Date of survey: 21 Mar 2019 to 9 Apr 2019
The aim of this survey is to find out how Singaporeans of different age are viewing ageing and retirement. Two of the main questions I asked in my survey were:
Qn 1: At what age would you consider yourself “old”?
Qn2: If you are still working, at what age, would you like to retire? If you are retired, at what age did you retire?
As the survey is self-administered, I was able to achieve a large sample size in a relatively shorter time. I also wanted to avoid interviewer bias. Some of the participants were surveyed via face-to-face interviews (especially those above the age of 60) at various sites (void decks, workplaces, community hubs) for observations of non-verbal communication and to provoke more inspiring and comprehensive answers.
Sample size: 117
- Age 15-23 (20 participants), Teenagers and students
- Age 24-29 (36 participants), Young working adults
- Age 30-50 (29 participants), Stable working adults
- Age 51-61 (16 participants), Near Retirement age
- Age 62 & above (16 participants), Retirement age
As we can see from the results, both “old” age and retirement age is shown on an upward trend across the age groups. The only anomaly is the 15-23 age group. My guess is that they are still young and aren’t feeling the pressures of working life as compared to those age 24 -29, whom just graduated and just entered the workforce.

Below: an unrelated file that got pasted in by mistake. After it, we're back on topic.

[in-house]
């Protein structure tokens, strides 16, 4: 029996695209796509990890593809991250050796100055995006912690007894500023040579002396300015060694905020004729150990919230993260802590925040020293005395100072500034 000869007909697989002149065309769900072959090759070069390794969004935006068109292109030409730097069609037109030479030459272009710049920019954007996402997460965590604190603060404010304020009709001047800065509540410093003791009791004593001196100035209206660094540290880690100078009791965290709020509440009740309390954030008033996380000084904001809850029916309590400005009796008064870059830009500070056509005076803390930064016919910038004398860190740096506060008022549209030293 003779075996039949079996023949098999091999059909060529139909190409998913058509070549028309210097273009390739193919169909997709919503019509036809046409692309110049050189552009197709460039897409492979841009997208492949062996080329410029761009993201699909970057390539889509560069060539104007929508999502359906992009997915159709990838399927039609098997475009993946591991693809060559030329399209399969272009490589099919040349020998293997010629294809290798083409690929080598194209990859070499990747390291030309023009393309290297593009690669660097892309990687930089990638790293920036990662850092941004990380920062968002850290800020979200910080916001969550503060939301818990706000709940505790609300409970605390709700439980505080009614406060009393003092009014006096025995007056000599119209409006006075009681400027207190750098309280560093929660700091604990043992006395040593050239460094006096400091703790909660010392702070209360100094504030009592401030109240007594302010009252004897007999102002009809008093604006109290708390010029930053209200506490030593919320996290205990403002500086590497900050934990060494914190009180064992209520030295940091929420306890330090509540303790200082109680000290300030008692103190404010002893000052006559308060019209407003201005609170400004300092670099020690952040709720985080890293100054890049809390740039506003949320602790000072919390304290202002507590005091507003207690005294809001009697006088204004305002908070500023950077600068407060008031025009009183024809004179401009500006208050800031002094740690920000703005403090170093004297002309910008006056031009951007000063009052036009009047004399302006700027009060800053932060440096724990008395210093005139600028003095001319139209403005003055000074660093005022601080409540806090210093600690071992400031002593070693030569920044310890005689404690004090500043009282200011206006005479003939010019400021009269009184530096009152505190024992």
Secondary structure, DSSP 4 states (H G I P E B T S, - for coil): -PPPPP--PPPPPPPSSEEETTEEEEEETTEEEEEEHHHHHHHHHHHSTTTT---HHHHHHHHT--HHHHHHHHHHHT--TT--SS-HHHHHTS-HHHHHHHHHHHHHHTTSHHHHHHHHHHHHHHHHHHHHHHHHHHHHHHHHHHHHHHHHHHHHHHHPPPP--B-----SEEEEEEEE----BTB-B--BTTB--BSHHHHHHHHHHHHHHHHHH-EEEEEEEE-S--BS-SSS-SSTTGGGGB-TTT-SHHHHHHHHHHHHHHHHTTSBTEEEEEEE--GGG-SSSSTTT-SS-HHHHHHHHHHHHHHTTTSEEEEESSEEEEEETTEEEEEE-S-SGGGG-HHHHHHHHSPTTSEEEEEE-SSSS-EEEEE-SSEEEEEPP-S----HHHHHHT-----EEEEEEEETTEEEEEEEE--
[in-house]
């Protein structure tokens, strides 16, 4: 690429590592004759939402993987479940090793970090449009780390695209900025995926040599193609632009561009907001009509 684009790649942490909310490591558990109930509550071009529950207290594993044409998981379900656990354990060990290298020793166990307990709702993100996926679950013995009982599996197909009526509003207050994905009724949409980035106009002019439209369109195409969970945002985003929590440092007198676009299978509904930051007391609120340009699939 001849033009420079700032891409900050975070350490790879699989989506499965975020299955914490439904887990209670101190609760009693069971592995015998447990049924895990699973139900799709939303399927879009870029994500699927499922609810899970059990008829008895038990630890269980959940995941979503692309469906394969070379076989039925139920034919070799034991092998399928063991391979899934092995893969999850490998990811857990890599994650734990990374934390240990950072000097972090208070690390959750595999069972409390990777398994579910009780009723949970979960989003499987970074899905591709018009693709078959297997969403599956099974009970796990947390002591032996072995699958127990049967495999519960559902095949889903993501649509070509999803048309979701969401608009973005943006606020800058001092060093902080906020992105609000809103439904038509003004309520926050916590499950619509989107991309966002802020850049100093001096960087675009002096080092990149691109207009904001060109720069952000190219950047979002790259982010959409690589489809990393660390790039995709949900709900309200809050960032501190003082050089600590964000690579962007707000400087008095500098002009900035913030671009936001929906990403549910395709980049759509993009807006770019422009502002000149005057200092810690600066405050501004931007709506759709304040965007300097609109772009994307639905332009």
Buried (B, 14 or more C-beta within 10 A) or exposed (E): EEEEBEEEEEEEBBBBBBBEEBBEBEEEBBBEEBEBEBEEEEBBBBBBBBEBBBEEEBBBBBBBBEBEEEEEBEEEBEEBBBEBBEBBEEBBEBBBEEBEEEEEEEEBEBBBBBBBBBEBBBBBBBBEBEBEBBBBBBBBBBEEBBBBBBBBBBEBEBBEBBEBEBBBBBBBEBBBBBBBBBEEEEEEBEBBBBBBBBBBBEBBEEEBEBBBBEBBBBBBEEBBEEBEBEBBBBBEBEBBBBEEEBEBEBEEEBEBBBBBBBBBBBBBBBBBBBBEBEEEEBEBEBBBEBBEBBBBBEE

The word clouds above were created using Wordle. Keywords were extracted from the qualitative answers given by participants and compiled. One surprising finding is that a large bulk of those age 62 and above (reached retirement age) do not think they are old and do not have any wishes for retirement. The younger people are associating old age with physical deterioration and health problems. This shows that the negative stereotypes of older people exist in the mindset of the young. In addition, younger people are looking at retiring earlier to spend more time to enjoy life. Those age 15-23 states the “standard retirement age” for their reason to retire. This shows that Singapore being a nanny-state is causing us to think less as everything is planned for us by the government (but this shouldn’t be the case).
I have gotten very insightful results from this survey and I have an inkling on the perceptions of our fellow Singaporeans. I will continue to deduce the responses to see if I am able to find new problems during the semester break.
These are some of my other findings collected from the other questions from my survey.
Terms most commonly used to address people age 60 and above:
Terms people age 60 and above PREFER to be addressed with:
Terms people age 60 and above OPPOSE to be addressed with:
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